Tagovailoa has the league’s quickest average time from snap to throw. For that reason, he also faces the league’s lowest pressure rate. The Chiefs’ pass rush will need to continue batting passes down at the line — but a lot will ride on the back end quickly covering Miami’s receivers. Reid pointed out how the defense can flip the Dolphins’ scheme on themselves.

“If [the opposing quarterback is] a rhythm passer, you can jump some routes,” explained the veteran safety. “So there will be some opportunities there. You want to make him hold onto the ball — because when he doesn’t get it out on time, you can maybe force him into a mistake he wouldn’t make if you allowed him to be in the pocket comfortably.”

3. Cleaner execution of the passing offense

Kansas City Chiefs v Denver Broncos Photo by Justin Tafoya/Getty Images

The Denver Broncos’ defense deserves credit for aiding in Kansas City’s miserable performance in last Sunday’s 24-9 loss.

The Dolphins’ defense can present similar challenges with their secondary — including cornerbacks Xavien Howard and Jalen Ramsey. The latter made his season debut last week, returning from a meniscus injury in training camp.

“Both of them are great players,” Mahomes told reporters in Germany during his Friday press conference. “They’re physical, they’re smart [and] they’re fast. It’ll be a great challenge for our receivers and tight ends.”

The defense is led by Broncos’ former defensive coordinator Vic Fangio, who has faced Mahomes a handful of times.

“Coach Fangio has a great defensive scheme,” noted Mahomes. “I have a lot of respect for him. So there will be a game plan that he comes in with — that we’ll have to adjust to and continue to make plays.”

4. Getting physical with the Dolphins’ receivers

NFL: Kansas City Chiefs at Jacksonville Jaguars Nathan Ray Seebeck-USA TODAY Sports

The Chiefs’ defensive backs haven’t shied away from playing aggressively this season. In Frankfurt, the speed of Tyreek Hill and Jaylen Waddle may prevent Kansas City from imposing their will in the same way — but safety Justin Reid knows it’s still important.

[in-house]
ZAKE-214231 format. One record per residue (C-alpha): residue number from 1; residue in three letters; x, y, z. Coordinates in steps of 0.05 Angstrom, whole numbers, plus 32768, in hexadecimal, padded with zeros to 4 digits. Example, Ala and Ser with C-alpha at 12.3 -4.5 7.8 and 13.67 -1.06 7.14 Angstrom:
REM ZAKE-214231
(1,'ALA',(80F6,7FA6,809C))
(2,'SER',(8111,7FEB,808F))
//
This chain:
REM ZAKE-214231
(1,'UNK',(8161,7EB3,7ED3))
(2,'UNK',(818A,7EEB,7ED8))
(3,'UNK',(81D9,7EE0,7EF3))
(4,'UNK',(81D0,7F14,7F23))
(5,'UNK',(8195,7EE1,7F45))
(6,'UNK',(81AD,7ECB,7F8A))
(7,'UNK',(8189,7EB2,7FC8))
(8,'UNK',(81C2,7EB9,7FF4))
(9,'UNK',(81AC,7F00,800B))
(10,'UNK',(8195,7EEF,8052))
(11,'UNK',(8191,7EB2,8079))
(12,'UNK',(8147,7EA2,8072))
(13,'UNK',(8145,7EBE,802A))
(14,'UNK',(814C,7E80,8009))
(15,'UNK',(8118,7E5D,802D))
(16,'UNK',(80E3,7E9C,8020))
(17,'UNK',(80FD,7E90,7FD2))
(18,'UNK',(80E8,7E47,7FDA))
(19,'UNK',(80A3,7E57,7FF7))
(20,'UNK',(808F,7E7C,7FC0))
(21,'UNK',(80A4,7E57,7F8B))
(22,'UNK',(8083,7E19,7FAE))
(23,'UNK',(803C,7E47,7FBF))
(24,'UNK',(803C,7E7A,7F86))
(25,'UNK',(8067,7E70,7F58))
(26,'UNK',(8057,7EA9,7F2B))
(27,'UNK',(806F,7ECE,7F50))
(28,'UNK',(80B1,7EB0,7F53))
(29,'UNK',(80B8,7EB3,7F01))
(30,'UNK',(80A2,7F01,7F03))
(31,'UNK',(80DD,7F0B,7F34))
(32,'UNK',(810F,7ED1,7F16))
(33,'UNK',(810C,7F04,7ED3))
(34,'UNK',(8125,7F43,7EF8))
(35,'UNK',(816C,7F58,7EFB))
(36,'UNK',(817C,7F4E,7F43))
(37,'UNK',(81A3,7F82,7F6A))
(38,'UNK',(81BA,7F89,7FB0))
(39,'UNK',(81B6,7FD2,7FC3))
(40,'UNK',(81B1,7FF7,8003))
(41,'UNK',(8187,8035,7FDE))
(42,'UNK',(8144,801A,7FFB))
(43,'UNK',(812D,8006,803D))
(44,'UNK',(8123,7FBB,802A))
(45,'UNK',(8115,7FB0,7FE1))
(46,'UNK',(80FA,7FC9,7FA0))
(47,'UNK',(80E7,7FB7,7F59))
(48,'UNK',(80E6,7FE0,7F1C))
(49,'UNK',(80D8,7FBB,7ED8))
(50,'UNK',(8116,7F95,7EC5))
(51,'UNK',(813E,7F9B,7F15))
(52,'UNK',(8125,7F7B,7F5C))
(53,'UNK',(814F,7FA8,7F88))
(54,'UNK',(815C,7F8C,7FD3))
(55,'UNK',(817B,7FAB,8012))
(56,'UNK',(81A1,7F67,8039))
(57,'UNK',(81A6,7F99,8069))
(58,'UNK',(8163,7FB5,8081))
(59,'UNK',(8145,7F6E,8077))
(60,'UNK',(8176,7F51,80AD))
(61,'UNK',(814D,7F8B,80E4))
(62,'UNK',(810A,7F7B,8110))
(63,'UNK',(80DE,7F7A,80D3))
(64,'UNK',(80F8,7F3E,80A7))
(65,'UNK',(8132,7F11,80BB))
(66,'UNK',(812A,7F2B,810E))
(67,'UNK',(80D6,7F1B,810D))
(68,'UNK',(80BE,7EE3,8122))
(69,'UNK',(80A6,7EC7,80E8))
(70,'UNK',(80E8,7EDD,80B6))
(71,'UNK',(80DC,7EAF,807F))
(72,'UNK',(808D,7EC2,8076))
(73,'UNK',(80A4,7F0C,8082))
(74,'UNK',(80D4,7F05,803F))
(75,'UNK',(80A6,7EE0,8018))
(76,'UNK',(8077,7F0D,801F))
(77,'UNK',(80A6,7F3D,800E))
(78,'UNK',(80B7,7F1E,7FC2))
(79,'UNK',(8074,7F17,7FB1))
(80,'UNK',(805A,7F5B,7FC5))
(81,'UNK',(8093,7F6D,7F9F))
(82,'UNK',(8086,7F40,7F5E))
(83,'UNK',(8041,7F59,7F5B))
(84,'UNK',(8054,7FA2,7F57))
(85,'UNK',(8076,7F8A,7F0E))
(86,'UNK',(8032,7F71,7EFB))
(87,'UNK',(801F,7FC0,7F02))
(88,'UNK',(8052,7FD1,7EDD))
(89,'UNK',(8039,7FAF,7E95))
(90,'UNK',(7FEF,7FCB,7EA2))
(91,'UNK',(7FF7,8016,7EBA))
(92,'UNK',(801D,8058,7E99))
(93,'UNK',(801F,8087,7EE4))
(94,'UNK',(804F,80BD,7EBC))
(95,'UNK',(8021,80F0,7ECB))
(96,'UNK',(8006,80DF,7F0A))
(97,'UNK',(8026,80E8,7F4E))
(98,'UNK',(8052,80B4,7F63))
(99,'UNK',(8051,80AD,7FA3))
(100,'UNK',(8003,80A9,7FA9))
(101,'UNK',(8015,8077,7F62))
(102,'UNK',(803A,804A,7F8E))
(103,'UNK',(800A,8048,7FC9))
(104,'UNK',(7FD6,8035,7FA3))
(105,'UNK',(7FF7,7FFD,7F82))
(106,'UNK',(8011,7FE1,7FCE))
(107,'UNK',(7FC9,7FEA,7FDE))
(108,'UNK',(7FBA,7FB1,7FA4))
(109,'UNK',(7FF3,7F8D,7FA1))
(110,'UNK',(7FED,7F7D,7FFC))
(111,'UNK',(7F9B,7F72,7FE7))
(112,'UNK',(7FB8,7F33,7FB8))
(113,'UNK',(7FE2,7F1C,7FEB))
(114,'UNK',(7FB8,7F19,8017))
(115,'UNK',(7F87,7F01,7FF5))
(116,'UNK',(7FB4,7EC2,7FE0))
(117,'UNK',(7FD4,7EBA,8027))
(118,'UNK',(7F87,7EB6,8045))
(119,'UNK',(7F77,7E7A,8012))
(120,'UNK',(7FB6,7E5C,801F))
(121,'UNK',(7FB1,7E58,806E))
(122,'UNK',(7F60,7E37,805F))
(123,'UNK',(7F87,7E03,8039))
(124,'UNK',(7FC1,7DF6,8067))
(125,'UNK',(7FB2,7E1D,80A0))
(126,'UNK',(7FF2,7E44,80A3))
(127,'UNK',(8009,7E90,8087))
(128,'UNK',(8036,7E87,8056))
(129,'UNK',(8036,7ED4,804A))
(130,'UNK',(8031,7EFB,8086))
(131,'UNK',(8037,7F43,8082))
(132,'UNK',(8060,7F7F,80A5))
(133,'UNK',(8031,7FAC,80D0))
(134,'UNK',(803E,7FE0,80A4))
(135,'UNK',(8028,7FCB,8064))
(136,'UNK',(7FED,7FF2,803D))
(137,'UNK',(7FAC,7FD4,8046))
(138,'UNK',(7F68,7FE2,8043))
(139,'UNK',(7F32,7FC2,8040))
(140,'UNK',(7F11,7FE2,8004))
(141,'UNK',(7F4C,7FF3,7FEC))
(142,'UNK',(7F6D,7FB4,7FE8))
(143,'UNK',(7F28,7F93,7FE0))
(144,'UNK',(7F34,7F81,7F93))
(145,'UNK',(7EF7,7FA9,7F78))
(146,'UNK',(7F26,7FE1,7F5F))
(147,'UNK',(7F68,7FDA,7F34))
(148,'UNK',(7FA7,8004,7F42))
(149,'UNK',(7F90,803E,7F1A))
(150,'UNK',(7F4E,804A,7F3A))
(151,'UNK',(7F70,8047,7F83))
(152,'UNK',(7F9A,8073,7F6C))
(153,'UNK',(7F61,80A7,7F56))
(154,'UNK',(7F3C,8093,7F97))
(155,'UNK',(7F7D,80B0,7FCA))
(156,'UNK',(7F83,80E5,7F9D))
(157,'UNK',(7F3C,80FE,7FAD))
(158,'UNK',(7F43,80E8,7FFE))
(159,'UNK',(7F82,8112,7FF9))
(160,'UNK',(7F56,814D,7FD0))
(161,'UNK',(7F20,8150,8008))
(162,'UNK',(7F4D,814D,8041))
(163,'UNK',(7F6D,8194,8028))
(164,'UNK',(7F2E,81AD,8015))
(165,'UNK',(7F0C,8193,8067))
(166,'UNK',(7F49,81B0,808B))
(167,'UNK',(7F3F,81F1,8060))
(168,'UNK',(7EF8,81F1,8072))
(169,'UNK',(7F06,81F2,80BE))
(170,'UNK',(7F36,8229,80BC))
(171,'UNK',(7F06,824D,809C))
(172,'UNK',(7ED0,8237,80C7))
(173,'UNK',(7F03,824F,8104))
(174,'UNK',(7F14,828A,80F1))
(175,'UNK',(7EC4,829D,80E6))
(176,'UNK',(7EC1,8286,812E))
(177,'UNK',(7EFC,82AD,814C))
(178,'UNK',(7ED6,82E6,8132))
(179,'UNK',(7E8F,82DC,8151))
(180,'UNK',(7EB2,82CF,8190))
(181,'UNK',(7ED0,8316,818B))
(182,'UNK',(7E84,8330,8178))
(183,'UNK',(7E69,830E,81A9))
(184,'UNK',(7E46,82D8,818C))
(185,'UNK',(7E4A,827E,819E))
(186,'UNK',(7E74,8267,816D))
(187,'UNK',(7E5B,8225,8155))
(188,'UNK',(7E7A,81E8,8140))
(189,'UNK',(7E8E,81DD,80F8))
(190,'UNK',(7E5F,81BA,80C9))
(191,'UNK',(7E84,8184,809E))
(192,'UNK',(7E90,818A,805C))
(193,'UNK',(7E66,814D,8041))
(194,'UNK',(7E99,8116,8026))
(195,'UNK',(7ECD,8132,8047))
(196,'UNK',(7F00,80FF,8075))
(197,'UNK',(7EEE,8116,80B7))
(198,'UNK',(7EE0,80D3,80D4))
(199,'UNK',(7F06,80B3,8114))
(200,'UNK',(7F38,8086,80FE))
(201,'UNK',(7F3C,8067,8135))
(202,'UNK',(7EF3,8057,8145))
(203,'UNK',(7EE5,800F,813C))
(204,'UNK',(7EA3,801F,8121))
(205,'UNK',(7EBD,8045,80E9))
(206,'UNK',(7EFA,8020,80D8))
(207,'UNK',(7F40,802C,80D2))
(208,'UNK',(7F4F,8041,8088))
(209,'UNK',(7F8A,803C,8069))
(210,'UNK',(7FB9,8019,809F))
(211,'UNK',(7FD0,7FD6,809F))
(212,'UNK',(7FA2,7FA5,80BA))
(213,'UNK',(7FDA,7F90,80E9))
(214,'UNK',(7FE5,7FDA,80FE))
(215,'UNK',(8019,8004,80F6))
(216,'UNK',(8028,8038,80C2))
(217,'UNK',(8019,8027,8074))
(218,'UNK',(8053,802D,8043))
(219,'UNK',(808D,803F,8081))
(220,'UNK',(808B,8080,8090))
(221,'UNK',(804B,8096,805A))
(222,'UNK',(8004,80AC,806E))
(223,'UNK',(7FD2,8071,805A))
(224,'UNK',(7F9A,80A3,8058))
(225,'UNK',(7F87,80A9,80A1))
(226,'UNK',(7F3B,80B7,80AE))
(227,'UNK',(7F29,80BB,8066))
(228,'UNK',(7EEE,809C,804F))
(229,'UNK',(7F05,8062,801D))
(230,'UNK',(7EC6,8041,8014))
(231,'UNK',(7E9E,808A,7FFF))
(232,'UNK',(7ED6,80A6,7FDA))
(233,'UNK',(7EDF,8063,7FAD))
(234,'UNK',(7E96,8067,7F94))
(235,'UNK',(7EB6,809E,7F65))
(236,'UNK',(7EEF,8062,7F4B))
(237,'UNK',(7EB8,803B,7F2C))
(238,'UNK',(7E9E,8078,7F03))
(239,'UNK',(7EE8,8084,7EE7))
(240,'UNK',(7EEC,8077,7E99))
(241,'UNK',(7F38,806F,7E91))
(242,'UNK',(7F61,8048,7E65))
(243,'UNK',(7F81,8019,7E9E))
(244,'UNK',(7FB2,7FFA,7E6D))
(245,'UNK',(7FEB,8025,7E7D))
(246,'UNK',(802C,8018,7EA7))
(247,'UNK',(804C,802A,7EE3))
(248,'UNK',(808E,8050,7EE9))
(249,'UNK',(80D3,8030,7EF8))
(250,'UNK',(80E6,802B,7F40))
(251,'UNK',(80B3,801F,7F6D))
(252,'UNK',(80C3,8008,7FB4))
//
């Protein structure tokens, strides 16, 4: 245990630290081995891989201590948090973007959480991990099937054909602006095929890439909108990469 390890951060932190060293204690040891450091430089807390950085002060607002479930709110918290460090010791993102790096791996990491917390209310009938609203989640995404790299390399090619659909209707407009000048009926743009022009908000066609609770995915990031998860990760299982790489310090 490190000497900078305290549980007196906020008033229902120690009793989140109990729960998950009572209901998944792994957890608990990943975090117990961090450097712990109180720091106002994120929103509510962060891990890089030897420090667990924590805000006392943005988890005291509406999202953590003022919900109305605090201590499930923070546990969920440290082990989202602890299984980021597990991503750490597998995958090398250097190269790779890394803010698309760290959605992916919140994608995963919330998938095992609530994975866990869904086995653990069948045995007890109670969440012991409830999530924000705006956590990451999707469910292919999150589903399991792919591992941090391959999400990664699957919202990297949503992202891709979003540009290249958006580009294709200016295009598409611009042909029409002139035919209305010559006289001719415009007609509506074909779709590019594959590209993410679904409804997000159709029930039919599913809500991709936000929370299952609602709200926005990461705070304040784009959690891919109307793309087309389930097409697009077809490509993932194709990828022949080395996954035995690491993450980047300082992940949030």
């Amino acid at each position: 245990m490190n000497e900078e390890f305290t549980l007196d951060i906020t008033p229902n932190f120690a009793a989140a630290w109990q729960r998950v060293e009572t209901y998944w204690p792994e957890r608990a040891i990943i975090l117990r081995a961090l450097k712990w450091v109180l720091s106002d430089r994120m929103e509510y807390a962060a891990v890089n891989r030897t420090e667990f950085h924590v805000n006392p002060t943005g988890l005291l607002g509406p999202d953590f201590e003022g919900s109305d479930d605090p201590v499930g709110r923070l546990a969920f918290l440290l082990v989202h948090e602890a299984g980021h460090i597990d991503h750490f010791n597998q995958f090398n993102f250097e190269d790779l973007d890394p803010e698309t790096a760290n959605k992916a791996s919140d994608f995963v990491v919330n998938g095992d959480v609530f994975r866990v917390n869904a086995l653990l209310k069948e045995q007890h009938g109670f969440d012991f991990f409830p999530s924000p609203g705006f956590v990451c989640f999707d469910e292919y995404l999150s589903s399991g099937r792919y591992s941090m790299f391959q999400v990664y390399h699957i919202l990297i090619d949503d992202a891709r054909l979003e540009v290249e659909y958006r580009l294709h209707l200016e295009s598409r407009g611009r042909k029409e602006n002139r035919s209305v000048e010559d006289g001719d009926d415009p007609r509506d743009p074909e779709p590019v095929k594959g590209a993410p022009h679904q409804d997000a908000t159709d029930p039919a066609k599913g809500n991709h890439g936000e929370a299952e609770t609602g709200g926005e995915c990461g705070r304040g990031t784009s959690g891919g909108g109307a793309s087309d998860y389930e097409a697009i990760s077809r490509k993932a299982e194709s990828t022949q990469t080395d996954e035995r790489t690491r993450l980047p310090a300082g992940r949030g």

“A lot of them are speed guys that don’t want to have that contact and mess up their running form,” he explained. “So I think it’s important to be physical when we can. When we have an opportunity to take a shot on [a receiver] legally, we want to take every one of those. Don’t let him just slide down or go out of bounds... put him on the ground.”

Watch for the Kansas City secondary to make their presence felt on Sunday.

5. Leaning on Isiah Pacheco

NFL: Denver Broncos at Kansas City Chiefs William Purnell-USA TODAY Sports

Last Sunday, starting running back Isiah Pacheco had only eight carries. That was tied for the lowest mark of his season; he also saw eight handoffs in the Week 1 loss.

Even though both games were close, the Chiefs relied on the passing attack — and it didn’t work out like it typically has with Mahomes. In other games this season, Kansas City was more willing to stick to the ground — and it helped carry an up-and-down unit over the finish line to a victory.

Even if the Dolphins’ offense can generate points early in the game, I’d like to see Kansas City stick to a balanced attack. On a unit that has been begging for reliability, Pacheco has been one of the most reliable playmakers.